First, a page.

In the last few years, the concept of “product-led” growth has been making the rounds in the SaaS community. Big boys like Calendly, Dropbox, Slack, and Zoom have been spearheading the movement by using product-led strategies to skyrocket their growth.
Product-led growth is the idea of using your product as a main driver for growth.
It’s a simple concept:
- Users sign up for a free trial
- Experience initial value within your product
- And thanks to the brilliant habit-building UX, these users convert to paying customers.
All that without involving any humans. The product sells itself.
Conversely, sales-led growth uses human touch and sales processes to move people down the customer lifecycle.
The main difference between the two strategies is the human input involved in the process of converting leads into users and customers.
So, which approach is better? Product-led or sales-led?
In this post, we are going to help you choose and build the right strategy by focusing on just one fragment of the SaaS funnel — the onboarding.
Why the onboarding?
The onboarding process is the fundamental difference between the two approaches. While both sales-led and product-led companies could, for example, share a similar top-of-the-funnel demand generation strategy, it’s virtually impossible to have a product-led SaaS without a trial and a sales-led SaaS without people selling and/or demoing the product.
In other words, in product-led, it’s impossible for people to see value without a trial, and in sales-led, it’s impossible for them to experience value without the assistance or full guidance of a real human. Thus, at its core, your strategy will be practically most impacted by the onboarding approach you choose.
So, going back to the initial question — product-led or sales-led onboarding?
The answer to this question, like many other things in life, is — it depends.
Often when new SaaS businesses try to replicate big successful product-led companies like HubSpot, they find that the product-led vision is more of a dream than a practical lever for their product.
- They carefully create their product.
- Implement a frictionless signup process.
- Build a seamless in-app onboarding.
- Craft personalized targetted onboarding emails.
Yet, very few of their trials convert to customers.
So what are they doing wrong even when we’re doing everything right? Why is the product-led growth not fulfilling its promise? Should they start doing demo calls and neglect the in-app onboarding and onboarding emails?
Conversely, if you’ve been doing demo calls but want to transition to an easier, more cost-effective onboarding process, what do you need to do? Is this transition even possible?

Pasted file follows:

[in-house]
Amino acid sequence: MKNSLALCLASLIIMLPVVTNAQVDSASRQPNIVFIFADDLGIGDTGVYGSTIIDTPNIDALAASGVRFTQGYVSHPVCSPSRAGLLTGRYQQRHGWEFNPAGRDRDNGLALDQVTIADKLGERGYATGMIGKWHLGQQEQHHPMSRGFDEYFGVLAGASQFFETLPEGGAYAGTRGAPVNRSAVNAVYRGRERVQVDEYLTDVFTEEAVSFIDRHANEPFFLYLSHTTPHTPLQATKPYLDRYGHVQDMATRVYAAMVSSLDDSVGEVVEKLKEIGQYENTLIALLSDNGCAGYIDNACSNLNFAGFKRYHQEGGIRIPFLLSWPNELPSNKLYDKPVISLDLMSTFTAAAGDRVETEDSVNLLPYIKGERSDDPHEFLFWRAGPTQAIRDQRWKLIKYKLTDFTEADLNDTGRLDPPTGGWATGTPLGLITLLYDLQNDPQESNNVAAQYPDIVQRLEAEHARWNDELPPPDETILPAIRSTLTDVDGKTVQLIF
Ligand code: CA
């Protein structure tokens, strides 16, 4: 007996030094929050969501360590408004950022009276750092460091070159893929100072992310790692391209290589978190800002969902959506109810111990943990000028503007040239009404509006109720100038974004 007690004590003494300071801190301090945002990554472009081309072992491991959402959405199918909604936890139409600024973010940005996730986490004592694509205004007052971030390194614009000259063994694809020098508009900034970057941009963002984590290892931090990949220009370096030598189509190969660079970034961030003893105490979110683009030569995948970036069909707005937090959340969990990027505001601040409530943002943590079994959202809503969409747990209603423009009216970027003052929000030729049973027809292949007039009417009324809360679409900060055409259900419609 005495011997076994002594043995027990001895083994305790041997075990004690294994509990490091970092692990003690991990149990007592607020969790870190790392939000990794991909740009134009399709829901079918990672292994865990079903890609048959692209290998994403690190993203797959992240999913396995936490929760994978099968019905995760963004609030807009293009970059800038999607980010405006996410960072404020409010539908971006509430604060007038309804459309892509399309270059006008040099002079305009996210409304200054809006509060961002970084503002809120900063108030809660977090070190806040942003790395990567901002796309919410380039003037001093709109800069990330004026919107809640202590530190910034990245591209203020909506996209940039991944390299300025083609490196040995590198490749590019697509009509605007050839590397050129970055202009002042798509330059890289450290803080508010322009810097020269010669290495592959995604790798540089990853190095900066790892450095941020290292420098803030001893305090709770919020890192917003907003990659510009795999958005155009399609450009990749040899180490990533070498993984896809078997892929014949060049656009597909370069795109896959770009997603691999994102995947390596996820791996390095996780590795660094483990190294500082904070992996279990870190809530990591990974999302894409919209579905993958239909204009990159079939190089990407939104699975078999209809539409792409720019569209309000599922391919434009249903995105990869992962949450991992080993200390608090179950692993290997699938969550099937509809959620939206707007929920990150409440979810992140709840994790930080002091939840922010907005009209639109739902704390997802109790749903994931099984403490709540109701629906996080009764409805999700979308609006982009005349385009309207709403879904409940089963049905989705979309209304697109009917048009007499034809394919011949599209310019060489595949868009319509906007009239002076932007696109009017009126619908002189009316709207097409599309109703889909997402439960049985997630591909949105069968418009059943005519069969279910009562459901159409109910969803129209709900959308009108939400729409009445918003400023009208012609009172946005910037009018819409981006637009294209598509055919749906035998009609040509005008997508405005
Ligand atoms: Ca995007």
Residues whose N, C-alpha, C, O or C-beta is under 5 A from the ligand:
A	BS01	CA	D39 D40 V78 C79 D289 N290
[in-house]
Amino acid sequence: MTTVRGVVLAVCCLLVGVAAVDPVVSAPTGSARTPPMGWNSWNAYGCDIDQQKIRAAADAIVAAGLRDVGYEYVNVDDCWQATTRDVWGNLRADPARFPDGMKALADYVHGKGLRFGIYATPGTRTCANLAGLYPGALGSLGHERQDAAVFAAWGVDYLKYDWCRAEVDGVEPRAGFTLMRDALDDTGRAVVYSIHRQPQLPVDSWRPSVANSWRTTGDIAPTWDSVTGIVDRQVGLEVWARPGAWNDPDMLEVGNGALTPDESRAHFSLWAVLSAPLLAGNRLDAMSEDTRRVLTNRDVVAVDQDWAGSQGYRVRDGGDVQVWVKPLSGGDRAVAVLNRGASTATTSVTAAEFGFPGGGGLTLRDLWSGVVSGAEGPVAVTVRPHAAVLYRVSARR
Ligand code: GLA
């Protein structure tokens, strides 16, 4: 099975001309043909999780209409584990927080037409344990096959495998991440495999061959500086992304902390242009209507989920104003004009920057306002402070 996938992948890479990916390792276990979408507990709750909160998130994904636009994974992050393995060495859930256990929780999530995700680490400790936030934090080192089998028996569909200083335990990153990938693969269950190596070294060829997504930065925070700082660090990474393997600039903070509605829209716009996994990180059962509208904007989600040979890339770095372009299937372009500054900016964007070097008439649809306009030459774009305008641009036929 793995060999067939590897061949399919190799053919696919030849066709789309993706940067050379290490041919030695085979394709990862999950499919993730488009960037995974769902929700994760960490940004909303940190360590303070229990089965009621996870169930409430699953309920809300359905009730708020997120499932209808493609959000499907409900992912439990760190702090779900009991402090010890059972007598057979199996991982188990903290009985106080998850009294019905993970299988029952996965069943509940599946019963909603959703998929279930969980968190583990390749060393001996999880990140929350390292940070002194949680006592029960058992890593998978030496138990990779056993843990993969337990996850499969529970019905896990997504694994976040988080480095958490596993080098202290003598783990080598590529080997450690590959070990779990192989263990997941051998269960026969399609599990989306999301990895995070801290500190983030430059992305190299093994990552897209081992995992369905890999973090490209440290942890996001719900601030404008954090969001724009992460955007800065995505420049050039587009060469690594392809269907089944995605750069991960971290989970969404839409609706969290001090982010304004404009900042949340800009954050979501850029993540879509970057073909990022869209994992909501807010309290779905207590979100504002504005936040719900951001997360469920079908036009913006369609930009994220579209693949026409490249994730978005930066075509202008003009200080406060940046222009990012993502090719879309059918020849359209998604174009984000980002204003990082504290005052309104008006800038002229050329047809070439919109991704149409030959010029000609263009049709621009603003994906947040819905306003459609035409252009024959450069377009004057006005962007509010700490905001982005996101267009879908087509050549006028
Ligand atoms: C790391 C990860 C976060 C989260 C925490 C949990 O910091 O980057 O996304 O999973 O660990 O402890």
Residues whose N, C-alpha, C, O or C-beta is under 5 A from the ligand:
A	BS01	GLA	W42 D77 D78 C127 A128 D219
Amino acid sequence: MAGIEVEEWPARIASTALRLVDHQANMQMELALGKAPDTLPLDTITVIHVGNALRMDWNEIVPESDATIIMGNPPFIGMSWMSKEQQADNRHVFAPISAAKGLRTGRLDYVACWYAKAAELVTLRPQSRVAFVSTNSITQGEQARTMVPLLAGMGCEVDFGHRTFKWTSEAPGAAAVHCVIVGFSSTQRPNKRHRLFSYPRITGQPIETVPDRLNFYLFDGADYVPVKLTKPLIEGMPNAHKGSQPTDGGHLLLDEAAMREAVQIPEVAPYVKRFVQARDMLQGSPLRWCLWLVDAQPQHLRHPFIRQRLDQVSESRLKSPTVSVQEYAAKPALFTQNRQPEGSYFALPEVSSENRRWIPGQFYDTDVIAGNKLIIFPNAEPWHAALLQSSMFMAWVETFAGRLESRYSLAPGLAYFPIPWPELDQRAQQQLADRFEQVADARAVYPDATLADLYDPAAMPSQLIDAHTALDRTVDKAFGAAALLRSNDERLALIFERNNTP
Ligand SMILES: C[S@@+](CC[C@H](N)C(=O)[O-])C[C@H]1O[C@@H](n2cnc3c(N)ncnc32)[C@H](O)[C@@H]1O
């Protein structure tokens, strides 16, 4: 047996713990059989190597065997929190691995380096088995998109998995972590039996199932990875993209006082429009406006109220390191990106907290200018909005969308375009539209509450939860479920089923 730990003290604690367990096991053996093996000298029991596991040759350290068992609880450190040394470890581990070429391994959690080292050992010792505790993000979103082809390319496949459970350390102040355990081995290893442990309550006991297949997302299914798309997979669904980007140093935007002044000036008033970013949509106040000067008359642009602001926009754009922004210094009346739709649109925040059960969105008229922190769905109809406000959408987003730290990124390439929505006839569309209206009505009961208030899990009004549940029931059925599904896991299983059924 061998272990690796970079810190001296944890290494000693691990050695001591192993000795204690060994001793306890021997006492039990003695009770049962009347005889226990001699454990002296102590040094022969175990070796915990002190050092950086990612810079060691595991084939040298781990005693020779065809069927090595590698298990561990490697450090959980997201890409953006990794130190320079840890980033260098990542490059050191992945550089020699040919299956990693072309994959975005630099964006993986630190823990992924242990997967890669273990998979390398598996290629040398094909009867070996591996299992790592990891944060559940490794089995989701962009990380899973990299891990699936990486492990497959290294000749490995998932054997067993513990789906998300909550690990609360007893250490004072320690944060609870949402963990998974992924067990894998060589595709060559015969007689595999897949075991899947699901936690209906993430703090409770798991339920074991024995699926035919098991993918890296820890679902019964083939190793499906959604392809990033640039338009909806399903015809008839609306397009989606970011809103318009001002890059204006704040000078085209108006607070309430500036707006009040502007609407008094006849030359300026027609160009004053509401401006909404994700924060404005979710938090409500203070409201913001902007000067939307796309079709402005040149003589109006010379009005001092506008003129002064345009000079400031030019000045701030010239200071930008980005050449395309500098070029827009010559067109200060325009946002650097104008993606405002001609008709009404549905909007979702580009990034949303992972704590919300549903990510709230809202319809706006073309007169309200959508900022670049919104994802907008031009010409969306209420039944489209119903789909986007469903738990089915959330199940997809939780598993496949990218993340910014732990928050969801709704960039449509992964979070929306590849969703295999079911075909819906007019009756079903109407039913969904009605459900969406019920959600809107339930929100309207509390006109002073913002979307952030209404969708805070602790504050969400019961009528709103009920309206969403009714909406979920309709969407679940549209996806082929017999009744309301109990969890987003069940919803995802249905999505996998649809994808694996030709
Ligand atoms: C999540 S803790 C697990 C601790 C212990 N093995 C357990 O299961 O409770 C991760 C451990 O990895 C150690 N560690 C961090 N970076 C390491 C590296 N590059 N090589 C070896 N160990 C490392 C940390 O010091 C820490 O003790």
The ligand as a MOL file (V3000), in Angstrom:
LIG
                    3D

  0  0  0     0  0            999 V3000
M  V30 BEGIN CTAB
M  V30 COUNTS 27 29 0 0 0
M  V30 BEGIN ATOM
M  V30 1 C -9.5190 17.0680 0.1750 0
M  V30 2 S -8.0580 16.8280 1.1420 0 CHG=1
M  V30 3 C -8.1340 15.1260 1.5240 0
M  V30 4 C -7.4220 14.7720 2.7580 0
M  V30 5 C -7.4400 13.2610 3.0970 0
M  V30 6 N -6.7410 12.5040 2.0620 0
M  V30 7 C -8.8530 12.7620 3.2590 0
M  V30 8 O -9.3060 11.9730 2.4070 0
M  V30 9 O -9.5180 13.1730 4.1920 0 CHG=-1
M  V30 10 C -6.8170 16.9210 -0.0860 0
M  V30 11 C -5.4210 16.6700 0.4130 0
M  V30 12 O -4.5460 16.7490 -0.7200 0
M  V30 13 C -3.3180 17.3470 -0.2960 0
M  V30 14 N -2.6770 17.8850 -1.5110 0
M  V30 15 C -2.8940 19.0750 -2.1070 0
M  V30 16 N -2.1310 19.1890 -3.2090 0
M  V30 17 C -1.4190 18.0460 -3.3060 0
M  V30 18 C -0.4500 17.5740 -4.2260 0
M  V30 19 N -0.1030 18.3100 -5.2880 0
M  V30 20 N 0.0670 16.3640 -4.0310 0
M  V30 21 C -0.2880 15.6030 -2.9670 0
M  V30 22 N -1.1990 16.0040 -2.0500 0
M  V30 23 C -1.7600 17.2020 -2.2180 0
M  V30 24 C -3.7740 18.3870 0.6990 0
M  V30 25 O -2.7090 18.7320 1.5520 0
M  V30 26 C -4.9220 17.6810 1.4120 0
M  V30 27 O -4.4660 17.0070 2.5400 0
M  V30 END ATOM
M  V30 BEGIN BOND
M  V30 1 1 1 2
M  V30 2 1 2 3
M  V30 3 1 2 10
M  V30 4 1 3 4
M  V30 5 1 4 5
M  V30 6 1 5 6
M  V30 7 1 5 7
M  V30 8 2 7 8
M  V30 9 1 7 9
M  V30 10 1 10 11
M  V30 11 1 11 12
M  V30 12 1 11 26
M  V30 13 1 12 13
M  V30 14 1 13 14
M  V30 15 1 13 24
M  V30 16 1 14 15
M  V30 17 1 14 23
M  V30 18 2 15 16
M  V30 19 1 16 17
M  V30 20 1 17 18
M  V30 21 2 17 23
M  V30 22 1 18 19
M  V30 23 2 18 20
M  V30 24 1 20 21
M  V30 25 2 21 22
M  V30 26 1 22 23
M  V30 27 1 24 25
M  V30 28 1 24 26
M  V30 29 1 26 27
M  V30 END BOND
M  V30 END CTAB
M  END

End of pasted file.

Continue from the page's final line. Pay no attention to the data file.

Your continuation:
In this post, I want to answer these questions and help you choose the best onboarding process for your SaaS.
What makes me qualified to help you with this challenge?
I had the pleasure to run two SaaS businesses:
- HeadReach — where we relied on a self-serve, low-touch onboarding process. We grew that startup to 300 customers and eventually sold it.
- Encharge.io — in its beginning we used a high-touch, sales-led onboarding to convert some of the fastest-growing SaaS companies like Landbot to paying customers. Today, Encharge has a hybrid model and serves more than 1,000 active businesses on its platform.
Both SaaS tools couldn’t be any more different from one another.
At HeadReach, we were bringing 20-30 signups a day, had 0 demo calls, but high monthly churn (around 12%).
At Encharge, we convert all of our high-quality long-term customers through a long, high-touch onboarding process that involves multiple calls and communication cadences. Encharge has a much lower churn rate.
Before I explore why SaaS companies are so different, I want to unpack the two onboarding concepts and make sure we’re all on the same page when we talk about product-led onboarding VS sales-led onboarding.
What is a product-led onboarding strategy?
“Product-led growth (PLG) is a business methodology in which user acquisition, expansion, conversion, and retention are all driven primarily by the product itself.”Product-led Growth Collective
Product-led onboarding is a fundamental part of product-led growth and a critical stage in the customer journey in a product-driven business. It’s the process when a user signs up for your SaaS and experiences value from your product without interacting with any humans (or at least not interacting with them as the only and primary method of converting).